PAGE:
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Strategy spoiler: April's two big confirmation fights

CIA Director Mike Pompeo and Deputy CIA Director Gina Haspel. Photos: Bill O'Leary / The Washington Post via Getty Images; CIA via AP

At his confirmation hearing for Secretary of State, CIA Director Mike Pompeo will vow to rebuild Foggy Bottom — implicitly conceding shortcomings by his predecessor, Rex Tillerson. In the other big spring fight that'll consume both ends of Pennsylvania Avenue, look for Democrats to aggressively challenge Deputy CIA Director Gina Haspel in her confirmation hearing to succeed Pompeo.

The big picture: Dems plan to use these hearings to uncork numerous frustrations with President Trump and his administration — including/especially questions about Russia, and objections to incoming national security adviser John Bolton, who isn’t subject to confirmation.

  • Dems plan to push Haspel, who in 33 years with the agency has served as station chief in world danger spots, on her involvement in past interrogation programs denounced as torture.
  • Dems will also try to extract the declassification of new documents about "black sites."
  • J. Michael Allen, a Bush 43 national-security official who's now a Beacon Global Strategies managing director, told me: “She has a career of down range experience. She needs to draw upon that and come out forcefully and define herself.”

Pompeo’s hearing before the Senate Foreign Relations Committee hasn’t been announced, but sources expect it April 12.

  • In several meetings Pompeo has attended at State, he started sending the message that he wants to rebuild the relationship between the secretary's seventh-floor office and the rank and file.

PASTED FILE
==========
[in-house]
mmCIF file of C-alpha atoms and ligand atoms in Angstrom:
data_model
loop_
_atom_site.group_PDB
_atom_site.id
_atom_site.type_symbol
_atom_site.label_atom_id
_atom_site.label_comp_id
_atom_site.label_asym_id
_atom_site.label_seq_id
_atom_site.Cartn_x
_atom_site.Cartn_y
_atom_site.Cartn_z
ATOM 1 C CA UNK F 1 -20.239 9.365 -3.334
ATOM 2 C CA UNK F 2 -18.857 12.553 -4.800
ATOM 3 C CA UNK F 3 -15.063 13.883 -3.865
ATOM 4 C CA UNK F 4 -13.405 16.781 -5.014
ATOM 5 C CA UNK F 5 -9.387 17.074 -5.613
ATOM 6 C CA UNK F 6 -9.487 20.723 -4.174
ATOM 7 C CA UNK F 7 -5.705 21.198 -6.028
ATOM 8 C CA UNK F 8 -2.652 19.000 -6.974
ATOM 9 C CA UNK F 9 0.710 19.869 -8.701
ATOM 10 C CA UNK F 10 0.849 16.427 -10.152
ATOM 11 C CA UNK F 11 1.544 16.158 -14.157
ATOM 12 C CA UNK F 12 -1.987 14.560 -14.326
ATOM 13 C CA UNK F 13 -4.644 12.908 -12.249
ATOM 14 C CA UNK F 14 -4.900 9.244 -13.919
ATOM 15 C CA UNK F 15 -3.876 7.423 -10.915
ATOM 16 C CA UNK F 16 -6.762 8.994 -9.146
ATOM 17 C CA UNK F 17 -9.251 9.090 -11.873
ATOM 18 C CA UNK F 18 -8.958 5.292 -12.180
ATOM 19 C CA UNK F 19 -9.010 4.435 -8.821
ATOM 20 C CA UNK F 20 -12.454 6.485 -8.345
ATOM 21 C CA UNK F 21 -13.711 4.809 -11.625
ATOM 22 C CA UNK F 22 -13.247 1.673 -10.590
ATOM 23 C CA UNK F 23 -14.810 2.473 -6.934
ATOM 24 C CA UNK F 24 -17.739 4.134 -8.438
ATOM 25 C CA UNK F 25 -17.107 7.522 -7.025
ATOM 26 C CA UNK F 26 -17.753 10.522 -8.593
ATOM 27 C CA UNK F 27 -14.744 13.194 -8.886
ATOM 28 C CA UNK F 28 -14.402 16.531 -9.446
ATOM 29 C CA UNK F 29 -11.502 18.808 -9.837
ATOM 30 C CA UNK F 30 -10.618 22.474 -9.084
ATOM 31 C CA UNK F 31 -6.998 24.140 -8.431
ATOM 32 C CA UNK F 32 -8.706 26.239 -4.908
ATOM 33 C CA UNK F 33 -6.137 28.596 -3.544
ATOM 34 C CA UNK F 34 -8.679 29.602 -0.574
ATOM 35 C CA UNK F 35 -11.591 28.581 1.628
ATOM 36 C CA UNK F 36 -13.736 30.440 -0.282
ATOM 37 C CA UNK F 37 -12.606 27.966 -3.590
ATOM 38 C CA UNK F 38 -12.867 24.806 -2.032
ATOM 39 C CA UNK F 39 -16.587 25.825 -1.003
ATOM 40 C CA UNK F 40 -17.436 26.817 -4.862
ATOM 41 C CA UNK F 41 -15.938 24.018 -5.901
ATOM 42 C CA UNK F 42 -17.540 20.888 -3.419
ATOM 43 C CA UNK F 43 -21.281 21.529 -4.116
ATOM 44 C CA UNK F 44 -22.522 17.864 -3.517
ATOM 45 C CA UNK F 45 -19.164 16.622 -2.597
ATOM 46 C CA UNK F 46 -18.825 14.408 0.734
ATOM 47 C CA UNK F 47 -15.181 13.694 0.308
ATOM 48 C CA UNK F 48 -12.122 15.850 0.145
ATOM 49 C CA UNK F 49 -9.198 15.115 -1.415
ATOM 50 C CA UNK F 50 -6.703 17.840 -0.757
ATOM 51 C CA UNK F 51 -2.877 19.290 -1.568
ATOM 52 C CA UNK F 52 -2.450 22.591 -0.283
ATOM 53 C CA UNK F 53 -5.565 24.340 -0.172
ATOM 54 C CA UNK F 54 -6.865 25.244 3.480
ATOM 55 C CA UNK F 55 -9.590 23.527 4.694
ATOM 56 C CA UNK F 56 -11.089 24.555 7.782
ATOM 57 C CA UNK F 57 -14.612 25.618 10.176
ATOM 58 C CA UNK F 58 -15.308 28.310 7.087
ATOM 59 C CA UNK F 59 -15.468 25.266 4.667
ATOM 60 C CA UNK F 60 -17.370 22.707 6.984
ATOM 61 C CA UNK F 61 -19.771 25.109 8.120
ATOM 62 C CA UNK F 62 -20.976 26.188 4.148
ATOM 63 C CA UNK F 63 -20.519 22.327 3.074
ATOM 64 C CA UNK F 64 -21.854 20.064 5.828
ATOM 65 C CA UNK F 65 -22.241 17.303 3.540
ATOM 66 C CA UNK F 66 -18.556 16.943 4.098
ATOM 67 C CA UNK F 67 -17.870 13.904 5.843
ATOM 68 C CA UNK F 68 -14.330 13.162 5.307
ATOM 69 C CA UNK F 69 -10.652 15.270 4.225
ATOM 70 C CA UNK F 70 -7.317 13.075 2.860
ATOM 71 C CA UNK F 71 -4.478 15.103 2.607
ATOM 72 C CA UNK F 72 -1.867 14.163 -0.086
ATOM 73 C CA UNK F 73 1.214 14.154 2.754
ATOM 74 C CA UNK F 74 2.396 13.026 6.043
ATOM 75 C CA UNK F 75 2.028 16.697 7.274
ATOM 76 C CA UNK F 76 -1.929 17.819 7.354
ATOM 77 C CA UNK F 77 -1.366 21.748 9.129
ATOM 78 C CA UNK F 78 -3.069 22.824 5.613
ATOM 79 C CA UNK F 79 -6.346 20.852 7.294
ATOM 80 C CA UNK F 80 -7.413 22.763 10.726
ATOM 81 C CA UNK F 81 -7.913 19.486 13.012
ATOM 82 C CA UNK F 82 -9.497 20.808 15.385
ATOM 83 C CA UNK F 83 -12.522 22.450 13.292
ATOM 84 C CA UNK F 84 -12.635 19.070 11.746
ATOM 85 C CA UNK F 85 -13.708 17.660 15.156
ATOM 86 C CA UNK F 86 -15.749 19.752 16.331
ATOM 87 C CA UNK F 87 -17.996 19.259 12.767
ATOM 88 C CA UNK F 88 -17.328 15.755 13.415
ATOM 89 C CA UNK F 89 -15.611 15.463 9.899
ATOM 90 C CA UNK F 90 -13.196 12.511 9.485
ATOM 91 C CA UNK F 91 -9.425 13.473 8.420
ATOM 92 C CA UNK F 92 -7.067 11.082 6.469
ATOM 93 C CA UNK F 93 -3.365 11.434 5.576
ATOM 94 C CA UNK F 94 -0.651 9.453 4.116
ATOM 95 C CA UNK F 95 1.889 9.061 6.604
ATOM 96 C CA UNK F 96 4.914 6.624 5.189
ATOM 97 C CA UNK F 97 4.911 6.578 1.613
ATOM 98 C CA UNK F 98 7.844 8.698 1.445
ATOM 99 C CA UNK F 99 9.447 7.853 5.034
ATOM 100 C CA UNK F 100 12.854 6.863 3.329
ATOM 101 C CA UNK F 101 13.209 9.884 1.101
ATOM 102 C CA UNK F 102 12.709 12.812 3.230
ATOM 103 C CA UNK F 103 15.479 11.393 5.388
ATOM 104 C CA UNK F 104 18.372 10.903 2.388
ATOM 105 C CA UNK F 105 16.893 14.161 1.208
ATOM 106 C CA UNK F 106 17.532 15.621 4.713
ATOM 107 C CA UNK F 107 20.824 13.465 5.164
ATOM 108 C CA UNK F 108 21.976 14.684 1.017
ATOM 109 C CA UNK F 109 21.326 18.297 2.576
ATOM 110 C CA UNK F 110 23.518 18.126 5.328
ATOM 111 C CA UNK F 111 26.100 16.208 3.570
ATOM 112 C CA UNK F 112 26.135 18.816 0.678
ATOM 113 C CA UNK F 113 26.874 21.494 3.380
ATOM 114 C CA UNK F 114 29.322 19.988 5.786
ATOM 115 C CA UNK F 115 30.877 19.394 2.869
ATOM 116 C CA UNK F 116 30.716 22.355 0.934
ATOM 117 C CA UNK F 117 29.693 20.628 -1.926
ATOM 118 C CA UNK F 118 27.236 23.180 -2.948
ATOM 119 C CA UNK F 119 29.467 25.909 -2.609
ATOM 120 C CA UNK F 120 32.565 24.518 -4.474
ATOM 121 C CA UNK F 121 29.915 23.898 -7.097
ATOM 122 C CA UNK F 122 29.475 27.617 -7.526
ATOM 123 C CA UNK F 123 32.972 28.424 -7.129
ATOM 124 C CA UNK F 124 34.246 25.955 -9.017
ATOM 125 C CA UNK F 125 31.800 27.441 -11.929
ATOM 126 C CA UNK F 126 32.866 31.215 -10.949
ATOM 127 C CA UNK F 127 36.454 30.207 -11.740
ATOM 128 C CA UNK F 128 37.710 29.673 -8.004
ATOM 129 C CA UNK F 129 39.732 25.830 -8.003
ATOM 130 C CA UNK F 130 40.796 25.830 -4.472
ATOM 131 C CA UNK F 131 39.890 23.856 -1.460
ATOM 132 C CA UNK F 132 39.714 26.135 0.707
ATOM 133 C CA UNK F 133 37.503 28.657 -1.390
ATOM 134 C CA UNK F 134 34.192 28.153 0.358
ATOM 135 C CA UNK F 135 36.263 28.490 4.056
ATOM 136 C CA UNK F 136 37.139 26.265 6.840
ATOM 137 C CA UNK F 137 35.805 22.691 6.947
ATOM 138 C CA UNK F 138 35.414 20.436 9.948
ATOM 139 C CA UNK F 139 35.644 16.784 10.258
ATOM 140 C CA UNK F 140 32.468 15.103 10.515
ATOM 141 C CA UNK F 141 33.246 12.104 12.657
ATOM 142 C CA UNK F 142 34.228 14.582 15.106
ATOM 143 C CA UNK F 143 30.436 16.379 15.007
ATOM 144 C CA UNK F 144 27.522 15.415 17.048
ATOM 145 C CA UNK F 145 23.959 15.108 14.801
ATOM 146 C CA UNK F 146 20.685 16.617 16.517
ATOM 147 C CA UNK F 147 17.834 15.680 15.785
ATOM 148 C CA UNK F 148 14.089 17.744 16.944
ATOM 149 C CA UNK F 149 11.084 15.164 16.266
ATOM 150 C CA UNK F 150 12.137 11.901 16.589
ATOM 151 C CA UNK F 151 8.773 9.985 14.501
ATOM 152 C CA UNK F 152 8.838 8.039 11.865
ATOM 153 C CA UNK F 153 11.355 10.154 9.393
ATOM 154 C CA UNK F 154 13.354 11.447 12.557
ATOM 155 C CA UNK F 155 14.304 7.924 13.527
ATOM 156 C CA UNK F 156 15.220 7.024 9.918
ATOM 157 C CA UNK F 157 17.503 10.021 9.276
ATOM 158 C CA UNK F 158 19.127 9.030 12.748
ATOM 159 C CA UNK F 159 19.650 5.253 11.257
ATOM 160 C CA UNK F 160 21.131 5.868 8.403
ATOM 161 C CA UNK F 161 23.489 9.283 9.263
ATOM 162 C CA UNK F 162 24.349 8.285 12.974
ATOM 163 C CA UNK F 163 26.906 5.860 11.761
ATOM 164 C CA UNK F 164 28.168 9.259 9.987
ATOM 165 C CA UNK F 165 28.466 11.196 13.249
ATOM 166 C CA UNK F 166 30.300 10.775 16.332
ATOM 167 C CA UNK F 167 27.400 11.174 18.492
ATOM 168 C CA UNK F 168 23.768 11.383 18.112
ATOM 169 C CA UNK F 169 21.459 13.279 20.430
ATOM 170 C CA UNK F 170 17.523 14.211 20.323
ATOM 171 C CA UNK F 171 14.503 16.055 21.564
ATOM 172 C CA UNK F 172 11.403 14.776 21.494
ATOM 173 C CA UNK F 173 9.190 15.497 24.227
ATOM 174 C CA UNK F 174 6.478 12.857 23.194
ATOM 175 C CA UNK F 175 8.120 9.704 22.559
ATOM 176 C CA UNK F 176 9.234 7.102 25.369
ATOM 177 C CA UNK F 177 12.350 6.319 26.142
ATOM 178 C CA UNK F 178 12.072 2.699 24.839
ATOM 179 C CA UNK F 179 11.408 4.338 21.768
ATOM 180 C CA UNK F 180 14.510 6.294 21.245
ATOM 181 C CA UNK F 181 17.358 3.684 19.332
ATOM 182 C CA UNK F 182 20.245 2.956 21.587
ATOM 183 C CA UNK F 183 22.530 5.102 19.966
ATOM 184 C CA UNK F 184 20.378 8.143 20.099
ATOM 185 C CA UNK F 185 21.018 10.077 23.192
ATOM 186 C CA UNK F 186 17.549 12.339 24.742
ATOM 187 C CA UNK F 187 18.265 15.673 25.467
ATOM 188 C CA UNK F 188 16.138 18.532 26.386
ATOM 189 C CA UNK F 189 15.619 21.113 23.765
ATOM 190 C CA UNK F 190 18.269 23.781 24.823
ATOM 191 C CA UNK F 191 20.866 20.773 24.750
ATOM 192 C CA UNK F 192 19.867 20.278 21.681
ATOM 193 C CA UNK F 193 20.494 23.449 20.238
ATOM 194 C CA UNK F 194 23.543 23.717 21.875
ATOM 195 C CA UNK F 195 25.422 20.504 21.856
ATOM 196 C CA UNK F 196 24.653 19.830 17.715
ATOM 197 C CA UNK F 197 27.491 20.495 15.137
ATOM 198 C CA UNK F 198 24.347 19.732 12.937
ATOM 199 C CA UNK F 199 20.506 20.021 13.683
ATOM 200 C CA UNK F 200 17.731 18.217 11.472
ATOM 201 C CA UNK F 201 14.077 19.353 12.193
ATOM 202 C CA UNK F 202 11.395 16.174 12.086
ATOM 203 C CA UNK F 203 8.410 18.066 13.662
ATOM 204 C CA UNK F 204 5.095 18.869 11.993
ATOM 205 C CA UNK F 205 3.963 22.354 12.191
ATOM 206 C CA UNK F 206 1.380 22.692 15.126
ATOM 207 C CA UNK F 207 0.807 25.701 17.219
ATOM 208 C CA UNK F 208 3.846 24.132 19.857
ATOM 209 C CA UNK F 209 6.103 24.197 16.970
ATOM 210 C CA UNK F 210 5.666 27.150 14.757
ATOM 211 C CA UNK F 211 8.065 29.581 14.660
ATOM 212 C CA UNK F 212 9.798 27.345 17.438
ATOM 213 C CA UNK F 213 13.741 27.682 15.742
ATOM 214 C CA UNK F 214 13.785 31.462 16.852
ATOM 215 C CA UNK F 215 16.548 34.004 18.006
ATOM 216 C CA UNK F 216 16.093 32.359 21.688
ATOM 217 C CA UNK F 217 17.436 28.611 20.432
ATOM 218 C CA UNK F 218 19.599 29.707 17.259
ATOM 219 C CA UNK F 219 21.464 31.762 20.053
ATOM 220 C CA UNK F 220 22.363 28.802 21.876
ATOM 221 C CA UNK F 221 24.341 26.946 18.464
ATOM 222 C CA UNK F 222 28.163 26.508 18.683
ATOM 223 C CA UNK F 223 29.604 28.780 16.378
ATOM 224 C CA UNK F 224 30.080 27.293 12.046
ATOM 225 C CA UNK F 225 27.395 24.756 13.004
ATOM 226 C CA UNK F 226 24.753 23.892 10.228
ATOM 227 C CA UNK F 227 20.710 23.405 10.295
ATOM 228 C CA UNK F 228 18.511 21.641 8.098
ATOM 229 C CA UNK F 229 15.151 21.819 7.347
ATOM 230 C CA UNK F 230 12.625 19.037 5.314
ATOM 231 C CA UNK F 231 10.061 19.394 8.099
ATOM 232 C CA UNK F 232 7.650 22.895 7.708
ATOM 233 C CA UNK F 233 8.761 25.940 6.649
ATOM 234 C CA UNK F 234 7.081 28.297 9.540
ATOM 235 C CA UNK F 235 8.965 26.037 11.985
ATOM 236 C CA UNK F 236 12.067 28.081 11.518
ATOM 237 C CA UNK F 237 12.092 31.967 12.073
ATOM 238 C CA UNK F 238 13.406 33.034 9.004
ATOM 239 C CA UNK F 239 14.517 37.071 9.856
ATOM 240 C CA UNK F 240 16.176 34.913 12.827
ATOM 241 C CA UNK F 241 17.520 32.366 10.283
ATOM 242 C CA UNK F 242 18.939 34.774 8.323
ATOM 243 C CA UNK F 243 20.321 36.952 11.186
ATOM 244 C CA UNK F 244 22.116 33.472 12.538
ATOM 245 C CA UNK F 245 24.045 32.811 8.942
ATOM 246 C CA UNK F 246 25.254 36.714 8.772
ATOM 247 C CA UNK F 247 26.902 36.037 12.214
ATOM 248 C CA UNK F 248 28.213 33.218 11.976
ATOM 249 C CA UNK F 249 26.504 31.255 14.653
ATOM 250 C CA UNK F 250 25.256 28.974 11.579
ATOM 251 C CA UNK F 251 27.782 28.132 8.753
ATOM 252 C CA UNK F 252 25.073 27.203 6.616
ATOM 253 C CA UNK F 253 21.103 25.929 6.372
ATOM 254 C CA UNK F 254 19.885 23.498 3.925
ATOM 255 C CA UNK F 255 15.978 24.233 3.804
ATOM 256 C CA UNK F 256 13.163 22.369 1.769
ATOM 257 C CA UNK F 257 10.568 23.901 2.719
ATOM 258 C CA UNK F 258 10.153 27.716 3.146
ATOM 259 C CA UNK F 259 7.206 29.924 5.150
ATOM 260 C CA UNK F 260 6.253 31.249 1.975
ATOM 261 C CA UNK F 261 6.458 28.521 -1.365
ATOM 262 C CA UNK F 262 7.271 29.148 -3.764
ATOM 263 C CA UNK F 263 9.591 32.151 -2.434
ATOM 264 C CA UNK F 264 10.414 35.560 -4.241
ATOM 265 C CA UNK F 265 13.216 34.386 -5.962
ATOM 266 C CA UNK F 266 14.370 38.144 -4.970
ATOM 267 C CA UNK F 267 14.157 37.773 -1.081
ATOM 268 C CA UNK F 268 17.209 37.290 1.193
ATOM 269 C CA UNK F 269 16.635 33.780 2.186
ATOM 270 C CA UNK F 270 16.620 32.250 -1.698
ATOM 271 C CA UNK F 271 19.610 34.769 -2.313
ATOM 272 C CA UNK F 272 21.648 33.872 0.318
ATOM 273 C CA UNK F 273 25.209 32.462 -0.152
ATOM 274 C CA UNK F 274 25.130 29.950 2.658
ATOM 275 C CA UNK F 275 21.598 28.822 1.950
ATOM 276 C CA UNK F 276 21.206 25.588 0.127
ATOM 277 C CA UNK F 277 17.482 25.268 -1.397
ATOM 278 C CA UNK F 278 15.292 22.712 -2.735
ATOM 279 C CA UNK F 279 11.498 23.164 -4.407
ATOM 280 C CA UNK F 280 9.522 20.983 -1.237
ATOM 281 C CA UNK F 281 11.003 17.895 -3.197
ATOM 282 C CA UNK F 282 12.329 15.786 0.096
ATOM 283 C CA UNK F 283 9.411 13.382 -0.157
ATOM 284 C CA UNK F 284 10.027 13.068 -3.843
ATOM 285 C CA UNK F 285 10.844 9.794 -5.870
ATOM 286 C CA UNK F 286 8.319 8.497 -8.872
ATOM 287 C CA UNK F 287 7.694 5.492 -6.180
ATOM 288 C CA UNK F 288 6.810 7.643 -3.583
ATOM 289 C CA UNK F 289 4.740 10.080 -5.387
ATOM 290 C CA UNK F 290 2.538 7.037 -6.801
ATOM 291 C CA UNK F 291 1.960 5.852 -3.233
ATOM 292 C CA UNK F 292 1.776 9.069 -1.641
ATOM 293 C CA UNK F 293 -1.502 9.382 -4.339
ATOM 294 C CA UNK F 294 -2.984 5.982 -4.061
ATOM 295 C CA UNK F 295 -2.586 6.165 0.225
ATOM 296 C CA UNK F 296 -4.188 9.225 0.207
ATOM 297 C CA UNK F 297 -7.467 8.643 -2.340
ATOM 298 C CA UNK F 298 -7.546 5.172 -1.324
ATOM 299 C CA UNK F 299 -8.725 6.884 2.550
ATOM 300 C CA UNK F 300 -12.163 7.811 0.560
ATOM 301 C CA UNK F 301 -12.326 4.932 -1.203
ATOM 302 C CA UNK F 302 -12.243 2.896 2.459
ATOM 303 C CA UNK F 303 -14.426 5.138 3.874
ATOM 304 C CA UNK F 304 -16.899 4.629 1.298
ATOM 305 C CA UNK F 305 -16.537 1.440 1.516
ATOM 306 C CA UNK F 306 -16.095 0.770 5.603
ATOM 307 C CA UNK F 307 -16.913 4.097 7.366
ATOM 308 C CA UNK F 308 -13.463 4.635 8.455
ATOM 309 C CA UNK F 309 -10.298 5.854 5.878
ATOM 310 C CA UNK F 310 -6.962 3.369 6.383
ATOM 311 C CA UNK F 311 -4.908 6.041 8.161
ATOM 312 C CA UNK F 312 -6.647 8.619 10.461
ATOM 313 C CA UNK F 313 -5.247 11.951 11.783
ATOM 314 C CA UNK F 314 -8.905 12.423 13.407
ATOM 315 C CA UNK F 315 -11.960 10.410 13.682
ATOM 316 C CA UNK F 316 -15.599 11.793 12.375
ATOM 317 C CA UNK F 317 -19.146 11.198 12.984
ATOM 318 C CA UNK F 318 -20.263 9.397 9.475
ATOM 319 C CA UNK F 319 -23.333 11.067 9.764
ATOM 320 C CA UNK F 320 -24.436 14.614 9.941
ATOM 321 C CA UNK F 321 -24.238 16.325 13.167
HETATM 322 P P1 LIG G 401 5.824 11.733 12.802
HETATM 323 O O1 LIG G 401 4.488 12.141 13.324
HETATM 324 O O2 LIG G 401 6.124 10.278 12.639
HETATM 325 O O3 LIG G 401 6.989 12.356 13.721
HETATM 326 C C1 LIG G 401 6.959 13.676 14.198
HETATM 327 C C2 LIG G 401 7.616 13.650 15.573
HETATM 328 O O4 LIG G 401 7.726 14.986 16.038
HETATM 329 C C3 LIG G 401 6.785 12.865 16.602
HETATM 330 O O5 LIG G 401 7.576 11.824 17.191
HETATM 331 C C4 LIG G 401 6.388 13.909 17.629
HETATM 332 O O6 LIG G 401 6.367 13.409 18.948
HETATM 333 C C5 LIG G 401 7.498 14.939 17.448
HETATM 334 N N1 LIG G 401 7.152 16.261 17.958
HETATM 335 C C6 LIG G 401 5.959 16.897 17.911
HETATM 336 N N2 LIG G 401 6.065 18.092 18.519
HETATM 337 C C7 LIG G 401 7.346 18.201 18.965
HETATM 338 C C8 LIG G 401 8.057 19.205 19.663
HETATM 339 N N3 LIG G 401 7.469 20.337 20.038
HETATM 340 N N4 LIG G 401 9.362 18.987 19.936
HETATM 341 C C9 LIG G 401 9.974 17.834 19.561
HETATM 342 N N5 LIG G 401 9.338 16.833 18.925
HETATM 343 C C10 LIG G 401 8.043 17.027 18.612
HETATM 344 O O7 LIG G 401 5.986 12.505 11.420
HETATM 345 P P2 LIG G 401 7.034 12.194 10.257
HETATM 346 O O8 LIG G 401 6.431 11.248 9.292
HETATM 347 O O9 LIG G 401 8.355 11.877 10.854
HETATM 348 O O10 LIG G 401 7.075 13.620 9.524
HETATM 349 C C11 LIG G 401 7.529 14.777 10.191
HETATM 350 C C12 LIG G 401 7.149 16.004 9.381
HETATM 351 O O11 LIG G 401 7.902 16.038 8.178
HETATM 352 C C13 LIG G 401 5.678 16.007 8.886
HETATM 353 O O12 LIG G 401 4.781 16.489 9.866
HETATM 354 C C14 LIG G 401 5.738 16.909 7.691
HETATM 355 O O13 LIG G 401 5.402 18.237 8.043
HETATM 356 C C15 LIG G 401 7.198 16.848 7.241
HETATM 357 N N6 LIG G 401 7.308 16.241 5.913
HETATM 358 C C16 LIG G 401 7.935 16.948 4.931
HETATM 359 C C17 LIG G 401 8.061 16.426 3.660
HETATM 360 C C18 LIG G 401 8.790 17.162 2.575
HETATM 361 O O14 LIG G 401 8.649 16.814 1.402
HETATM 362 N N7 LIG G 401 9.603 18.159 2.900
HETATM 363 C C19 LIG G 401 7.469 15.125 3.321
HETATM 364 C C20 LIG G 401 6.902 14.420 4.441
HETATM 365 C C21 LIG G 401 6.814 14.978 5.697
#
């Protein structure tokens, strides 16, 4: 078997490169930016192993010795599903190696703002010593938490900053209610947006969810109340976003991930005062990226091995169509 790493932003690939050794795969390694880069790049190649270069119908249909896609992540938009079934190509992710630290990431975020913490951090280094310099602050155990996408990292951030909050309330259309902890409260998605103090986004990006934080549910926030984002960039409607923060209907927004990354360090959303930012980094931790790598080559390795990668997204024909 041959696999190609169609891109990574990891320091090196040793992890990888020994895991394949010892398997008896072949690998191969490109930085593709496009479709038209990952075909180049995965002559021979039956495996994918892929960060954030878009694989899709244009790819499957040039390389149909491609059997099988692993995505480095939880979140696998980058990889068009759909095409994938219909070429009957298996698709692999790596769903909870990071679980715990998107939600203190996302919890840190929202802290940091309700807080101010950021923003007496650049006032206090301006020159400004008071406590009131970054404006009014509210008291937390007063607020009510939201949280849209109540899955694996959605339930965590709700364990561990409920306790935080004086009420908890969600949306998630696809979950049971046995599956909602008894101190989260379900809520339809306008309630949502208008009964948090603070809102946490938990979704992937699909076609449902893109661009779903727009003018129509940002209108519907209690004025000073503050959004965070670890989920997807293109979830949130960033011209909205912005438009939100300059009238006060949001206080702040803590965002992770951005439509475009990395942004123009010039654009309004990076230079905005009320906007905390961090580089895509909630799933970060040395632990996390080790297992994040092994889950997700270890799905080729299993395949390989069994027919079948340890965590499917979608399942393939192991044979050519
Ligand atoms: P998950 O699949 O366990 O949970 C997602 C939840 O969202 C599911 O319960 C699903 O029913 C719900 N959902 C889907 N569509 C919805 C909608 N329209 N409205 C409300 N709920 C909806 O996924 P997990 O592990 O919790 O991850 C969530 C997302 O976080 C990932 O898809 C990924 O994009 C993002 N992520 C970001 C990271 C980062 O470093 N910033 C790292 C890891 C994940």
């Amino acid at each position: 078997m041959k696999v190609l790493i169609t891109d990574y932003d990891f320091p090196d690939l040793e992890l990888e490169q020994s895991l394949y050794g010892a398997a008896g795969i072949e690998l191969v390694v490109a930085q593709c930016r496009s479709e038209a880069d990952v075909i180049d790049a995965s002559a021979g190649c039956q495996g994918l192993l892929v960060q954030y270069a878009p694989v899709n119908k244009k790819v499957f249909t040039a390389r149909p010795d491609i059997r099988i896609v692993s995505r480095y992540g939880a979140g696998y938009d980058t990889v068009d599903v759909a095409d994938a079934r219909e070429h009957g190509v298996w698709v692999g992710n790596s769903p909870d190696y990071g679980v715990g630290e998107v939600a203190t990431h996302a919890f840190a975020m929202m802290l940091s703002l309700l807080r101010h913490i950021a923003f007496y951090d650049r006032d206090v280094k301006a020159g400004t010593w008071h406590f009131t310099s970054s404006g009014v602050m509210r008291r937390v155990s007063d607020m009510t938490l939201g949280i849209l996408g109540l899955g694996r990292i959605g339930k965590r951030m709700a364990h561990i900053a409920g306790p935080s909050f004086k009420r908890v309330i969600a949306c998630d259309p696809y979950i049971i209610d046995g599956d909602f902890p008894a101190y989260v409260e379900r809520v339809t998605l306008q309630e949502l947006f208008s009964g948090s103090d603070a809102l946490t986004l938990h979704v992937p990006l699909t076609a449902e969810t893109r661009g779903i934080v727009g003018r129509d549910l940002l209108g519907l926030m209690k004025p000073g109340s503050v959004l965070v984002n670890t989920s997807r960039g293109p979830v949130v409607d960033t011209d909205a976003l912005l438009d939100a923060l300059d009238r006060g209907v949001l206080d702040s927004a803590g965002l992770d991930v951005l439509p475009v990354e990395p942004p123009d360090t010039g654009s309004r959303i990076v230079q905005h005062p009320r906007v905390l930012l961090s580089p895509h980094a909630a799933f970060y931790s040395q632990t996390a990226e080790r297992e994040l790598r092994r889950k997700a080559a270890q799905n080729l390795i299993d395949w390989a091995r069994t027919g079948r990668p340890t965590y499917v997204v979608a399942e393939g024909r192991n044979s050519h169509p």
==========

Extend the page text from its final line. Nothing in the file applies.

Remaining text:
• Remember: 15 Senate Dems supported Pompeo's nomination for CIA director, making it harder for them to turn on him now.
  • Haspel’s hearing before the Senate Intelligence Committee will take longer to set because she’s not currently in the cabinet, giving Pompeo a head start on disclosures and background checks. But the White House will push for a quick hearing.
  • One Republican, Sen. Rand Paul of Kentucky, has already announced he'll oppose both nominations: "President Trump sought to break with the foreign policy mistakes of the last two administrations. Yet now he picks ... people who embody them, defend them, and, I’m afraid, will repeat them."

Inside the strategies:

  • Pompeo can be expected to argue that he improved morale at the CIA, empowering officers to do their jobs, and will be supportive of the rank-and-file officials in “the building.”
  • Look for Pompeo to emphasize the diplomatic elements of his current job, including intense, difficult conversations around the world.
  • A source said that on torture allegations, Haspel “will have to walk the line, show Dems that it will never happen again and maybe express her discomfort with it all — but not outright admit it was torture which hangs out to dry the CIA, her people.”
  • The White House expects Haspel to be a strong witness, and think Dems could overplay their hands in attacking her.